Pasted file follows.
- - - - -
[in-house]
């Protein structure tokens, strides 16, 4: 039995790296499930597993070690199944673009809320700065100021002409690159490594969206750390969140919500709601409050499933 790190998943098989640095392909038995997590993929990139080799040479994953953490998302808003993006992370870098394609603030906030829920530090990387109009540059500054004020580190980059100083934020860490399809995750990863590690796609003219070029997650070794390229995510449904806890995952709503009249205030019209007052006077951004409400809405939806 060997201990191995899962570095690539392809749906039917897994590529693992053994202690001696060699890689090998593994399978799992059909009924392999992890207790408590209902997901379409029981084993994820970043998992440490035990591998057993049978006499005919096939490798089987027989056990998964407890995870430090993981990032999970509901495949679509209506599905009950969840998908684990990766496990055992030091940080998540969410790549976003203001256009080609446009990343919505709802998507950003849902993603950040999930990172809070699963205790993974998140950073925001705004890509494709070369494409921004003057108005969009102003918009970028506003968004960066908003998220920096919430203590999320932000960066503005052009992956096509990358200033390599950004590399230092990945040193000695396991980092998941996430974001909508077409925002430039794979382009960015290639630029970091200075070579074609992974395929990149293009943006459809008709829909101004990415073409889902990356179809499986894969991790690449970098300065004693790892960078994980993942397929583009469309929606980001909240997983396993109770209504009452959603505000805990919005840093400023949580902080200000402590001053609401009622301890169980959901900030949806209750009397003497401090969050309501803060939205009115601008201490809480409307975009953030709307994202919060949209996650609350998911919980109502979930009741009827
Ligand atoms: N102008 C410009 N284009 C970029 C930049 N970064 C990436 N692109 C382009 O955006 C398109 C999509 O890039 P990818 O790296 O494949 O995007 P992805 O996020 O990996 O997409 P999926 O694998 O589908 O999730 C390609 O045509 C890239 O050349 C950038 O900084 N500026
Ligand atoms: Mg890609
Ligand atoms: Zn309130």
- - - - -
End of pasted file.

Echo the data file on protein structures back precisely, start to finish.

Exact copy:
[in-house]
């Protein structure tokens, strides 16, 4: 039995790296499930597993070690199944673009809320700065100021002409690159490594969206750390969140919500709601409050499933 790190998943098989640095392909038995997590993929990139080799040479994953953490998302808003993006992370870098394609603030906030829920530090990387109009540059500054004020580190980059100083934020860490399809995750990863590690796609003219070029997650070794390229995510449904806890995952709503009249205030019209007052006077951004409400809405939806 060997201990191995899962570095690539392809749906039917897994590529693992053994202690001696060699890689090998593994399978799992059909009924392999992890207790408590209902997901379409029981084993994820970043998992440490035990591998057993049978006499005919096939490798089987027989056990998964407890995870430090993981990032999970509901495949679509209506599905009950969840998908684990990766496990055992030091940080998540969410790549976003203001256009080609446009990343919505709802998507950003849902993603950040999930990172809070699963205790993974998140950073925001705004890509494709070369494409921004003057108005969009102003918009970028506003968004960066908003998220920096919430203590999320932000960066503005052009992956096509990358200033390599950004590399230092990945040193000695396991980092998941996430974001909508077409925002430039794979382009960015290639630029970091200075070579074609992974395929990149293009943006459809008709829909101004990415073409889902990356179809499986894969991790690449970098300065004693790892960078994980993942397929583009469309929606980001909240997983396993109770209504009452959603505000805990919005840093400023949580902080200000402590001053609401009622301890169980959901900030949806209750009397003497401090969050309501803060939205009115601008201490809480409307975009953030709307994202919060949209996650609350998911919980109502979930009741009827
Ligand atoms: N102008 C410009 N284009 C970029 C930049 N970064 C990436 N692109 C382009 O955006 C398109 C999509 O890039 P990818 O790296 O494949 O995007 P992805 O996020 O990996 O997409 P999926 O694998 O589908 O999730 C390609 O045509 C890239 O050349 C950038 O900084 N500026
Ligand atoms: Mg890609
Ligand atoms: Zn309130």